Matalan set for better second half

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Matalan, the discount fashion retailer, yesterday announced a strengthening in like-for-like sales, boosted by the early launch of its autumn collections.

Matalan, the discount fashion retailer, yesterday announced a strengthening in like-for-like sales, boosted by the early launch of its autumn collections.

The group, which is struggling to regain City confidence after a disastrous Christmas, said underlying sales rose 4.5 per cent in the six months to 28 August. Almost 1 per cent of this gain came from the decision to start selling winter coats last week.

The shares, which have been buoyed by recent bid speculation, initially slipped after the company admitted gross margins had fallen 0.2 per cent, before recovering to close up 2p at 210p.

The extent of the challenges still facing the group were underlined by the news that Lee Cooper, the jeans brand it bought three years ago, had sunk to an estimated £800,000 loss in the first half.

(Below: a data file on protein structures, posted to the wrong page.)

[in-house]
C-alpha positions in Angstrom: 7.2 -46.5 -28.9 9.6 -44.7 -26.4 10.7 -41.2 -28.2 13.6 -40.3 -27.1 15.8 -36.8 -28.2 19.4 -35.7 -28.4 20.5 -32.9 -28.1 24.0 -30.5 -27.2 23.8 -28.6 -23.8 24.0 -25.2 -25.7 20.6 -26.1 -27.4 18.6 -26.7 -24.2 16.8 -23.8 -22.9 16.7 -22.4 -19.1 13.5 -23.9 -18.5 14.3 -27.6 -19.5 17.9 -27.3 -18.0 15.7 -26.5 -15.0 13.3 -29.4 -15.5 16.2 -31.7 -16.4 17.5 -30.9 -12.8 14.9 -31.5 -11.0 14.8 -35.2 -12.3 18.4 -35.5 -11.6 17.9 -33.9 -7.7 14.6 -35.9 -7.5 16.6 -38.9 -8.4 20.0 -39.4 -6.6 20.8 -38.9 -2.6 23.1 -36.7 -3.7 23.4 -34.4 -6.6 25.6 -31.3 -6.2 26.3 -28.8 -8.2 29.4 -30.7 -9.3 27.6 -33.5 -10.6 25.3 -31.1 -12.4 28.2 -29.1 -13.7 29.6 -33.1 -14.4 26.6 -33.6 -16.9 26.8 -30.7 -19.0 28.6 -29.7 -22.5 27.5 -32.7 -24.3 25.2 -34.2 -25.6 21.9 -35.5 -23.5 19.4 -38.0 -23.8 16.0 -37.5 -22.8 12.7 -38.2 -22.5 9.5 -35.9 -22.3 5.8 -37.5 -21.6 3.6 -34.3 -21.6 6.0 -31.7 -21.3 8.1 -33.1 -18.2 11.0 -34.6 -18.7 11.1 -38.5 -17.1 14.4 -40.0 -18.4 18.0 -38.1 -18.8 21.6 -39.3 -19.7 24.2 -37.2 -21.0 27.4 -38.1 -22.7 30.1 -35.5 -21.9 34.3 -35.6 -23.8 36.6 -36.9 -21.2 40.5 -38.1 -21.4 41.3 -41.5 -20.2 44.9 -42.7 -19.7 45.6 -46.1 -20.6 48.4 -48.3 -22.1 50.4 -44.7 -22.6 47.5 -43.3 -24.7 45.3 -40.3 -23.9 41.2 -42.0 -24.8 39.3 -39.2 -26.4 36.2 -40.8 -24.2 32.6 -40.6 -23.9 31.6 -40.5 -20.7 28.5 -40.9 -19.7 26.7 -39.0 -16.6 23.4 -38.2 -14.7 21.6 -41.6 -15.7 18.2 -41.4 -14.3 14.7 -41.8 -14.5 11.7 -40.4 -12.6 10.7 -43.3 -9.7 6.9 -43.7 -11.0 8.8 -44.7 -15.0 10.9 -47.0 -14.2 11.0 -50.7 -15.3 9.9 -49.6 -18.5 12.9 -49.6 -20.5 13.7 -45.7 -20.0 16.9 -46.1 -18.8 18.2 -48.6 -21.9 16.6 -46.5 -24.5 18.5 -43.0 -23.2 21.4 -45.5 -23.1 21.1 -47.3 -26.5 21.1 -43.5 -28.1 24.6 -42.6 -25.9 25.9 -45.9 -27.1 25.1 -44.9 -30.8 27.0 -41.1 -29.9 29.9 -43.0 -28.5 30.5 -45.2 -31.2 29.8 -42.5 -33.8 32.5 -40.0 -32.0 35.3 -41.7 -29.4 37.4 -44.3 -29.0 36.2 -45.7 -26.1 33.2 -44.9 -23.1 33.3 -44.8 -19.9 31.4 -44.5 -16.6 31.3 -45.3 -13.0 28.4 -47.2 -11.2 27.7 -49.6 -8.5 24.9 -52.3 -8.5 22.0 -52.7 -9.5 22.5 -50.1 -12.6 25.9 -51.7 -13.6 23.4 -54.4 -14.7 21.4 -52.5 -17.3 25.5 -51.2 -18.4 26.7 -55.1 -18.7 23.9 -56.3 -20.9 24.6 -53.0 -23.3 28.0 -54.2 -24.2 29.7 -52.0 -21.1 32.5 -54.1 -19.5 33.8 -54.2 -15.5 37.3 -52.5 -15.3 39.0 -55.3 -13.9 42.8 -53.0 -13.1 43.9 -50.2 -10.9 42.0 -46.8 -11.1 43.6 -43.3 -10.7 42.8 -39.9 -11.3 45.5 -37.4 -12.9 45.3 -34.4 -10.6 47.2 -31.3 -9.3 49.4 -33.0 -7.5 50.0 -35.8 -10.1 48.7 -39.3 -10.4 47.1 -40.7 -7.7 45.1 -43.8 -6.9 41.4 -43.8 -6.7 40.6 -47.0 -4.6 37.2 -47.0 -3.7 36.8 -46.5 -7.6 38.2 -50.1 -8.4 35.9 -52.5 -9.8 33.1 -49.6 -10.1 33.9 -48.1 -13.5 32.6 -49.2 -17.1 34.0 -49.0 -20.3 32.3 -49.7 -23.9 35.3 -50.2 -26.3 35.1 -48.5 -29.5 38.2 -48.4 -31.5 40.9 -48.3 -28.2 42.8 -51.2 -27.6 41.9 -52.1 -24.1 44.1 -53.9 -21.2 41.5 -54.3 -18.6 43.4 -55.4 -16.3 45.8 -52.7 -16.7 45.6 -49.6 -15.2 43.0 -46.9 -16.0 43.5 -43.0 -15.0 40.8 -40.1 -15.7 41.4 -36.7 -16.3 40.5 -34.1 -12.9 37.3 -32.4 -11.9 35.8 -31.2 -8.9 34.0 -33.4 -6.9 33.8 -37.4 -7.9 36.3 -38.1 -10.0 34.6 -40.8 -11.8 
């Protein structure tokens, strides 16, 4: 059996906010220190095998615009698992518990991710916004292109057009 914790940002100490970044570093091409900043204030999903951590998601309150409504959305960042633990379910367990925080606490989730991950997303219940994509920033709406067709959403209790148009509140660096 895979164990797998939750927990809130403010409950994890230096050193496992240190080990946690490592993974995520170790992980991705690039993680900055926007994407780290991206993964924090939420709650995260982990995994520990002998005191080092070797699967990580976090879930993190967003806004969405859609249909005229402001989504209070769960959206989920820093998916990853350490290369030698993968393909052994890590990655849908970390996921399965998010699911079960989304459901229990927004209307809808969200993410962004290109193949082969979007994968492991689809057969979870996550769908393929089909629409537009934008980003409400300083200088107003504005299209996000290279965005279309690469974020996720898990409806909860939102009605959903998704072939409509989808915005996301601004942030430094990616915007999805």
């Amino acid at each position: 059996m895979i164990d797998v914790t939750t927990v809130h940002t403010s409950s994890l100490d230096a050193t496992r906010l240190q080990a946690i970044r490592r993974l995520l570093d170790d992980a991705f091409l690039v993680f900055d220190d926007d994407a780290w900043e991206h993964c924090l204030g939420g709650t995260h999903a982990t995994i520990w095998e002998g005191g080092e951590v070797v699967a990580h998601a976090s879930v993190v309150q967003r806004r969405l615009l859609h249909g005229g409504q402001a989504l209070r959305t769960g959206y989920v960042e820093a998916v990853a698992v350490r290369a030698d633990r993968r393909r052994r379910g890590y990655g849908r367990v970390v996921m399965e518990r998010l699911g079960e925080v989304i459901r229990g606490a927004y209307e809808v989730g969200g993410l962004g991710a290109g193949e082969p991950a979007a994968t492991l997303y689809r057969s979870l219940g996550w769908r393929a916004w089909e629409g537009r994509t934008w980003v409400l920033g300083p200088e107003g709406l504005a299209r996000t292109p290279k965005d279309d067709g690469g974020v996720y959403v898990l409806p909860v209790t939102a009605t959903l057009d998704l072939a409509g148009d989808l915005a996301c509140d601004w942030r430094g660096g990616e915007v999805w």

John King, the chief executive, blamed weak demand from France, where the brand makes more than half of its sales, for the losses. In the UK, the group regained its crown as the biggest denim retailer by volume, after ceding the title to Asda for the past six months, he added.

Mr King said the group was well set up for a better second half, pointing out that average selling prices, which were up this time last year, had fallen 5.2 per cent during the period. He said the group "was prepared" to invest more than the 2 per cent it was currently bargaining for to lower its prices further.

The company said its refurbishment programme was progressing, but it plans to put it on hold from the end of October until early next year to focus on the Christmas trading period.

New space increased by 9.1 per cent during the half-year, down from 9.8 per cent the previous year, after the new opening programme was slowed.

Mr King said the ladies and homewear ranges had got off to a strong start. "I am a lot more positive than this time last year [about autumn]," he said, adding the "teething problems" of a new distribution systems were behind them. The company was "comfortable" with analysts' full-year forecasts for pre-tax profits of about £85m.

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